Officials break ground on $5.3 million Community Park.

June 9, 2022

Former Oceana County Commissioner Larry Byl, Oceana County Commissioner Craig Hardy, Oceana County Sheriff Craig Mast, Community Foundation for Oceana County CEO Tammy Carey, Oceana County Commissioner Phil Morse and Shelby Township Clerk Marilyn Glover break ground at the new Community Park.

Officials break ground on $5.3 million Community Park.

By Allison Scarbrough, Editor.

SHELBY TOWNSHIP – Officials and community members  broke ground on the new Community Park located in the center of Oceana County on Buchanan Road near 72nd Avenue Thursday, June 9.

Shelby Township Clerk Marilyn Glover, Community Foundation for Oceana County CEO Tammy Carey, Oceana County Sheriff Craig Mast, Oceana County Commissioner Craig Hardy and Oceana County Commissioner Phil Morse break ground.

The 36-acre Community Park located adjacent to the William Field Memorial Hart-Montague Trail is designed to promote the physical and psychological health of Oceana County residents. It will be a meeting place for families and organizations to connect.

The park will be built in two phases. The first phase includes building the soccer fields, one softball field and restrooms. The second phase will include additional soccer fields, playscape, another softball field, and the pickle ball courts. 

Phil Morse addresses the audience.

“This will be a one-of-a-kind park not only for Oceana County but for west Michigan,” said Community Foundation for Oceana County CEO Tammy Carey during a speech in front of the crowd that gathered for the event. “It will rival parks that our urban neighbors build.”

The park will provide a mental health break for community members, said Oceana County Commissioner Phil Morse, who is the New Era Christian School principal, as he addressed the audience. “It’s another option for our students — our kids — not to be on a screen.”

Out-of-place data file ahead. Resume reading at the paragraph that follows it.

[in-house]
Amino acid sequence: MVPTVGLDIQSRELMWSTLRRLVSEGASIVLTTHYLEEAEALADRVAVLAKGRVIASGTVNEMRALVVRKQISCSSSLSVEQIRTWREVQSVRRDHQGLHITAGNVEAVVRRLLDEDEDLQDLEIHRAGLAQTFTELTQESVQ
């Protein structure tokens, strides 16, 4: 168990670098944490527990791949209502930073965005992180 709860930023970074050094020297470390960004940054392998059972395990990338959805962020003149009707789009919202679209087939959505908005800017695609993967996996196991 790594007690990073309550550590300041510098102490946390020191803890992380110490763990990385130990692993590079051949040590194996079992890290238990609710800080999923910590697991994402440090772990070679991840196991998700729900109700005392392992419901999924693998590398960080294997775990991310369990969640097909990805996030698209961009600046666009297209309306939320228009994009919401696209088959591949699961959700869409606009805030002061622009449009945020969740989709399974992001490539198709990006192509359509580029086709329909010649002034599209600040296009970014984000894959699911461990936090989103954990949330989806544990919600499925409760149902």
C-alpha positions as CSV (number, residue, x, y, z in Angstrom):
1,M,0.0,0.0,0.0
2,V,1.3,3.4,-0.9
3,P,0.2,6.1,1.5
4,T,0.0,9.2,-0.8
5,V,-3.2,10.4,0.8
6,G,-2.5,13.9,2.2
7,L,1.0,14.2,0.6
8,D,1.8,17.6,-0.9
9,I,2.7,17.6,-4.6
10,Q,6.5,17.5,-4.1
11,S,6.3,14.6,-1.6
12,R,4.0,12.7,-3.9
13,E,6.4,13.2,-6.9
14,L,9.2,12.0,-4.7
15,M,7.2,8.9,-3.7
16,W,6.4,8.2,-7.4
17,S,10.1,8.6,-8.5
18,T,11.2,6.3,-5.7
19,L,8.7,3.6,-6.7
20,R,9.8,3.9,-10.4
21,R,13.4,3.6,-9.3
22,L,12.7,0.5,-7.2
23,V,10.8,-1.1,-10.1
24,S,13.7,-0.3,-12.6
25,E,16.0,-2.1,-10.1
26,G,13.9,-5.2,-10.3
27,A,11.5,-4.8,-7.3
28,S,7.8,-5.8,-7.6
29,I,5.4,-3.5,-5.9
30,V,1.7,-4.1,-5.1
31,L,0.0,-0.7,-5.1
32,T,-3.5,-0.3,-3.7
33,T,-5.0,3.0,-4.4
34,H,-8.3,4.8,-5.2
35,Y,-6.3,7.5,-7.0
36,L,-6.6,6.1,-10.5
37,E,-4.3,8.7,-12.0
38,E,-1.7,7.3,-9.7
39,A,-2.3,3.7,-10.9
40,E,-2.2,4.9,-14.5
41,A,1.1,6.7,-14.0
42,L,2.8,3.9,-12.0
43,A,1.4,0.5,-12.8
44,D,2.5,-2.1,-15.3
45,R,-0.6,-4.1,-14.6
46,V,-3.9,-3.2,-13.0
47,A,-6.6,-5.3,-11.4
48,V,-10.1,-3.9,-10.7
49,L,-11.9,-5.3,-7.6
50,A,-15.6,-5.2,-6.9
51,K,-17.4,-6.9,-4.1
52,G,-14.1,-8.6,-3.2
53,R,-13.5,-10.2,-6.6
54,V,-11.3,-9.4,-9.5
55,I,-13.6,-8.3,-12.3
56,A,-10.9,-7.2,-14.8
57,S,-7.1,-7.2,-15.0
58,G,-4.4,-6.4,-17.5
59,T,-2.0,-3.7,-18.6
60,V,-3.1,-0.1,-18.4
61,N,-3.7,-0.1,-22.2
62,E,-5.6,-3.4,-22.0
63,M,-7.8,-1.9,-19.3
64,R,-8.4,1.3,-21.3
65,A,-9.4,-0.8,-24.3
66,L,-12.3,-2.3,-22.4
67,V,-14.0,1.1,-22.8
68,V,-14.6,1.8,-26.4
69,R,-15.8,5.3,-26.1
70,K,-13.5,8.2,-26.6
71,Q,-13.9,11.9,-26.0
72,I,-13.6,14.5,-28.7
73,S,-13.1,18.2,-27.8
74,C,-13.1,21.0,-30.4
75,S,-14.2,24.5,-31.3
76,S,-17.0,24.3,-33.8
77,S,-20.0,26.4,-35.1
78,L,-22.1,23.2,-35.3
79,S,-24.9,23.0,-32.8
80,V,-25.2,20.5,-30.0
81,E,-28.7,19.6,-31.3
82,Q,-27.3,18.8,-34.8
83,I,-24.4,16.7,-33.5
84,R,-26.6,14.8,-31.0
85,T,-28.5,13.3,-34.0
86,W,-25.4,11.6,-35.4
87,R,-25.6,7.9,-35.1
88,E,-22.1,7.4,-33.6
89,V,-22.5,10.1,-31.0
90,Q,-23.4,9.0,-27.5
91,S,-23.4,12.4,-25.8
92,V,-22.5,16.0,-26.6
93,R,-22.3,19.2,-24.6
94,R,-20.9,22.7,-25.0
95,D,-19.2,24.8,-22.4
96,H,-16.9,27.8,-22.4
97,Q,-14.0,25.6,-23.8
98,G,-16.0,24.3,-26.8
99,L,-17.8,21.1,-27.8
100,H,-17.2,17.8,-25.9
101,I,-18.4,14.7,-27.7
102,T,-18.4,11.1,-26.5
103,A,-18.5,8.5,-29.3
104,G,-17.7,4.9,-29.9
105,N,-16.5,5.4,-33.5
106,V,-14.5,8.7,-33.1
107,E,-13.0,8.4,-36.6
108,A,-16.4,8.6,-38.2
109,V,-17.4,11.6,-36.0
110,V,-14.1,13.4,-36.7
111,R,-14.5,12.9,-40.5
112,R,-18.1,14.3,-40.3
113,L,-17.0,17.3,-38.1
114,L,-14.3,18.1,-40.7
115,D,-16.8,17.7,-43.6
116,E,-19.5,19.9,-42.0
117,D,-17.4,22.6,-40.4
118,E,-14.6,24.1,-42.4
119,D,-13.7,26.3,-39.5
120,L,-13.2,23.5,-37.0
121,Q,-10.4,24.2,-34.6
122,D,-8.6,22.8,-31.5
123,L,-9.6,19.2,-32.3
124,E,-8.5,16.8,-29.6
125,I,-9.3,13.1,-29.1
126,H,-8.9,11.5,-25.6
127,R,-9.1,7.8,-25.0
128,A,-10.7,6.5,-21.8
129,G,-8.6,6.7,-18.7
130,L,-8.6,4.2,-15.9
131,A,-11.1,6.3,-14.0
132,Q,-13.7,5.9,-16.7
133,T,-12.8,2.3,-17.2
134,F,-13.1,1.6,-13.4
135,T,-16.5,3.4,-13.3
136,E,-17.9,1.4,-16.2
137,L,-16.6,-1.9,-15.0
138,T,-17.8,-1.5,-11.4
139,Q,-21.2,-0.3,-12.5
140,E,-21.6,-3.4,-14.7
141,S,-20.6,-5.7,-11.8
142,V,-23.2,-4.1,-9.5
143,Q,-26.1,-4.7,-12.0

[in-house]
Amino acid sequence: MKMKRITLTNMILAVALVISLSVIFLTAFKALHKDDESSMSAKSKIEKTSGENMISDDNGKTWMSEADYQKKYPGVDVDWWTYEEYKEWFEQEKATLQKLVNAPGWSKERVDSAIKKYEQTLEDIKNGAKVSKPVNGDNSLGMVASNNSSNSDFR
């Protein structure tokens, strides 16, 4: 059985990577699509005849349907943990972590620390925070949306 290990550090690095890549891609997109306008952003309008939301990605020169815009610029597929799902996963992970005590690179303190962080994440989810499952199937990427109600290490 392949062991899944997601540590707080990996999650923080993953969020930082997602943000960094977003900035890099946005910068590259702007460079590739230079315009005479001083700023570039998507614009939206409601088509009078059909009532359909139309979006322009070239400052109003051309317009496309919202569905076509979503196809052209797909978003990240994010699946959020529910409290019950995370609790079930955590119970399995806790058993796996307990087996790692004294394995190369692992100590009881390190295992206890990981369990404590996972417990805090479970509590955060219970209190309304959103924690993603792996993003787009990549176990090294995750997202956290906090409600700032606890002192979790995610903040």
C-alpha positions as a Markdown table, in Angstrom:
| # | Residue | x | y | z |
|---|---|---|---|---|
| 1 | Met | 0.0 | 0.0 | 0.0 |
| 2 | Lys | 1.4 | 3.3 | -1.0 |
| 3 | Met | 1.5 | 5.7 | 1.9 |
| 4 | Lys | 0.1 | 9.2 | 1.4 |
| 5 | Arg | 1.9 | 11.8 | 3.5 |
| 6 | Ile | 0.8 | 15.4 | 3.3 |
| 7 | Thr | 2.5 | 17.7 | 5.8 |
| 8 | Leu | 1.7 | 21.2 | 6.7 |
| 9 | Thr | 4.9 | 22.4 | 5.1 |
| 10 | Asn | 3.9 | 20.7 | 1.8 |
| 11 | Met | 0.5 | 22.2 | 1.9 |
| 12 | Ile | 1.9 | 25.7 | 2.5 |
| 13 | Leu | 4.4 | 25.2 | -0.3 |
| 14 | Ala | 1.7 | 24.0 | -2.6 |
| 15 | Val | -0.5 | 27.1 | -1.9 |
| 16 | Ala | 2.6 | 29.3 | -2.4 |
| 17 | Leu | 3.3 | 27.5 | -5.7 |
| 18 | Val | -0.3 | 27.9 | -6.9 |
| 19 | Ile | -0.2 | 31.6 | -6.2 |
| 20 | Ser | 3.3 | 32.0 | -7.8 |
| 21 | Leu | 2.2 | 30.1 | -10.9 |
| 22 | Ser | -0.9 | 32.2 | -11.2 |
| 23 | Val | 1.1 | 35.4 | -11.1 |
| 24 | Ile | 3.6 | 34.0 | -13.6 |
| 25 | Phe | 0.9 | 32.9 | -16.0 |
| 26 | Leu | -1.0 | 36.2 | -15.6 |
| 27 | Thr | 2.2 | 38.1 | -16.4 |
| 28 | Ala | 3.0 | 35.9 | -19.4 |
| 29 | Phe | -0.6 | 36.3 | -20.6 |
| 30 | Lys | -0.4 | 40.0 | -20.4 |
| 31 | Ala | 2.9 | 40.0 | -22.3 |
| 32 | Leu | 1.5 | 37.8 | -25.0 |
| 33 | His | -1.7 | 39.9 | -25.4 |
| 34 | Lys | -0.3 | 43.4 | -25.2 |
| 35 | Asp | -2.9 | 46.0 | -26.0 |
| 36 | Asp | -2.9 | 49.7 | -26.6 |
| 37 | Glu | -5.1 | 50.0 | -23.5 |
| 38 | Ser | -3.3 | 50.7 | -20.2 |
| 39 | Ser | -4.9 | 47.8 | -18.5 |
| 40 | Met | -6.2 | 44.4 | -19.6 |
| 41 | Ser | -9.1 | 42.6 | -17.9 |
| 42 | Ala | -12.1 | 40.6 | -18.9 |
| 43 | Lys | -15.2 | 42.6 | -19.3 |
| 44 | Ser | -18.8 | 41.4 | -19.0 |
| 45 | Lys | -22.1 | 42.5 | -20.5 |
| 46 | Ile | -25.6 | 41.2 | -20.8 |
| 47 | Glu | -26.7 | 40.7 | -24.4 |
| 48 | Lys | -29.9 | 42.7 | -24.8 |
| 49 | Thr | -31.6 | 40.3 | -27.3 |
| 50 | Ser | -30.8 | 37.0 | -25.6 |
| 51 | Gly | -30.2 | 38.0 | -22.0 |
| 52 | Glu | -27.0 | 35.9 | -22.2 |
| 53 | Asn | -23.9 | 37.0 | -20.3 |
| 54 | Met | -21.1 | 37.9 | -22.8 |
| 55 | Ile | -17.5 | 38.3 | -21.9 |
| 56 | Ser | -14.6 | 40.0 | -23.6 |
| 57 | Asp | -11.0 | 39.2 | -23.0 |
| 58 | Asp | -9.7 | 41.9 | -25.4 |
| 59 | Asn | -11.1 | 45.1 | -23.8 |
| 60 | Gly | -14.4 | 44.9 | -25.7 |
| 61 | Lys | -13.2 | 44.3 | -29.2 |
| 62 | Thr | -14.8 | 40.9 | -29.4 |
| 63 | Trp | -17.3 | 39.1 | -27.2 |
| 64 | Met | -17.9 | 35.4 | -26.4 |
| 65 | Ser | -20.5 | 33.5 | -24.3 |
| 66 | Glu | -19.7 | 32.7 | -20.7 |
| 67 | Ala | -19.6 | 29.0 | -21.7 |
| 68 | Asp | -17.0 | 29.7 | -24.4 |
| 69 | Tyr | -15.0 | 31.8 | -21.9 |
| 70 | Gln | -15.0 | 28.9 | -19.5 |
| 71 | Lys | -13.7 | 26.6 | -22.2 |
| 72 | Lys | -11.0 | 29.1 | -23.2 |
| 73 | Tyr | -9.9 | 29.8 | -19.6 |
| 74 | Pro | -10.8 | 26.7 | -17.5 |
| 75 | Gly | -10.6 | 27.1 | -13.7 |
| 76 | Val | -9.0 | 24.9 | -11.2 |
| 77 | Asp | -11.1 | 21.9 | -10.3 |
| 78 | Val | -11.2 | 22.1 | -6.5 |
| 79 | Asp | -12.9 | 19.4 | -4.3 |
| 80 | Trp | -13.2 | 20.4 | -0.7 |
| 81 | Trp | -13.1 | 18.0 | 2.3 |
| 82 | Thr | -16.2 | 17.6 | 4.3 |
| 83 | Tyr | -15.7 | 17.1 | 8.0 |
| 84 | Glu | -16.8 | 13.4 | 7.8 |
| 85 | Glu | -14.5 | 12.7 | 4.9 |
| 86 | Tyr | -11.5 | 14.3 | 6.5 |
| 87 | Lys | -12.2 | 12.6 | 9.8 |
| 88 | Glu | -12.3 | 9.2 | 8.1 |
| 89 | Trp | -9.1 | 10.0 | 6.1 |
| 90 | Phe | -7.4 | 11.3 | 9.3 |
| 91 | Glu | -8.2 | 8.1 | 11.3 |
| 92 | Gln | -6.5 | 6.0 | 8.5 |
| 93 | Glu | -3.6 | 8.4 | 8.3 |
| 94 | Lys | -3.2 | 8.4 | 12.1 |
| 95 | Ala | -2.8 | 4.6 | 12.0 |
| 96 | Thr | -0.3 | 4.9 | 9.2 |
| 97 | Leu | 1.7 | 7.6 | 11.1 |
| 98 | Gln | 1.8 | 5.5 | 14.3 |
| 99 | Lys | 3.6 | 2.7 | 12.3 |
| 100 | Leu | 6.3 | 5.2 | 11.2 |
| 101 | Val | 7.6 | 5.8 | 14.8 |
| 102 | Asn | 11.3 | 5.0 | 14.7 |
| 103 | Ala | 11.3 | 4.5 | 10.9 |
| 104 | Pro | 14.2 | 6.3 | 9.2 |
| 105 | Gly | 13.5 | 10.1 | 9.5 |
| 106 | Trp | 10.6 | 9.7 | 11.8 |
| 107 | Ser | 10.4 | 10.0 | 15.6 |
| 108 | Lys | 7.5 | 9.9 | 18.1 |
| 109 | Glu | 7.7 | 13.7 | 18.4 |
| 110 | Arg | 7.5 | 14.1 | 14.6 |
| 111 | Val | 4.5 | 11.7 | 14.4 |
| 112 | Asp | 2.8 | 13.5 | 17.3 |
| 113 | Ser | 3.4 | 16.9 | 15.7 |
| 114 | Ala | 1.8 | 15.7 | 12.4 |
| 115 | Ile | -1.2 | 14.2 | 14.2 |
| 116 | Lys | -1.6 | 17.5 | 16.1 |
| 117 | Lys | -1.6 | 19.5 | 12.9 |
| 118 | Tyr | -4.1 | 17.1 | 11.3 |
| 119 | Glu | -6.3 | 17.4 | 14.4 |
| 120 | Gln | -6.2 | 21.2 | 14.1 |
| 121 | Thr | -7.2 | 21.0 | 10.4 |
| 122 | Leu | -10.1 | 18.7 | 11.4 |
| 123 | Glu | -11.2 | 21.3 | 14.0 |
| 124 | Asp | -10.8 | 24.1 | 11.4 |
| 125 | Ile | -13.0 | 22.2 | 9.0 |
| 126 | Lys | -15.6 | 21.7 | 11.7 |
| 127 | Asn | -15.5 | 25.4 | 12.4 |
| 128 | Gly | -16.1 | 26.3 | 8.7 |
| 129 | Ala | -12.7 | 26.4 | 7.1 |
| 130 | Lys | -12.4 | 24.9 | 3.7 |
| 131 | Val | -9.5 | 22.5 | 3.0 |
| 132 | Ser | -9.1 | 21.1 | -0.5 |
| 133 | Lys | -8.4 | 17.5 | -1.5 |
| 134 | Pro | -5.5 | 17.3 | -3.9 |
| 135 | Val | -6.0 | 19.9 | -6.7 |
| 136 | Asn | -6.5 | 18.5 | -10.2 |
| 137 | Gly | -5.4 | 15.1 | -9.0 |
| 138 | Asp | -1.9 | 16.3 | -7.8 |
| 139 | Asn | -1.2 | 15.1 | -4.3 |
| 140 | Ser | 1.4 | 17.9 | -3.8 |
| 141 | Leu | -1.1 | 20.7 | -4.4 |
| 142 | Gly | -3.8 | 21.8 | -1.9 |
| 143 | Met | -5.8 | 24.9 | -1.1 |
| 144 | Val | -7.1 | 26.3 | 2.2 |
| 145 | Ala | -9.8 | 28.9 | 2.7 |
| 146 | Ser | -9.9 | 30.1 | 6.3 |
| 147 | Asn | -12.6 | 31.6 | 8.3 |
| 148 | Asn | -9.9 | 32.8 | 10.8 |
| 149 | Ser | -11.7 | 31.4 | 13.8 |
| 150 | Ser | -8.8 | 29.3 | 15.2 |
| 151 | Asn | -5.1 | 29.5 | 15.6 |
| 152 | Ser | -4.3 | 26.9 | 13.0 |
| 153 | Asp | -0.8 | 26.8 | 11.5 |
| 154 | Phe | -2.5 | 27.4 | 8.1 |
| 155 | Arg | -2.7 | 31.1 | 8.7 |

“We’re moving dirt in a couple of weeks,” said Shelby Township Supervisor Richard Raffaelli during an interview with OCP prior to the ceremony. “In Phase I, we will get four fields ready for use next year. While those fields are being used, we will get more fields ready for the following year. So, at the end of 2024, the park will be in full operation. It will be at half operation in the spring of 2023 and full operation by the fall of 2024.”

Half of funding to pay for the $5.325 million project has been secured, but more funds are needed to pay for the rest. “We’re still looking for donations,” said Raffaelli. “The price went up because of the pandemic due to the supply chain by $1.2 million. We’ve got several state and federal grants out there pending. We received a DNR grant for half a million dollars. We’ve got about $3 million in grants that we applied for.”

The park will be “non-stop shopping” for people of all ages, said Raffaelli, with everything from play scapes for infants and pickle ball courts for more mature

Tammy Carey speaks to the crowd.

park users. 

The park will feature a family picnic area and an outdoor arena for movie nights or concerts in the summer. 

The park will be fully-ADA compliant and follow “strong environmental practices,” he said. There will be charging stations for electronic vehicles, and Raffaelli said he is trying to secure utility company involvement to procure solar panels. A community garden and pollinator fields will also be developed. 

“We really want this to be the gathering spot for the community. We’re really in the middle of the entire county. It’s going to be a place for people to come and visit and enjoy. It’s beautiful out here.”

Private donations have also been instrumental in making the park a reality. If you’re interested in donating to the park fund, contact the Shelby Township office at 231-861-5853.

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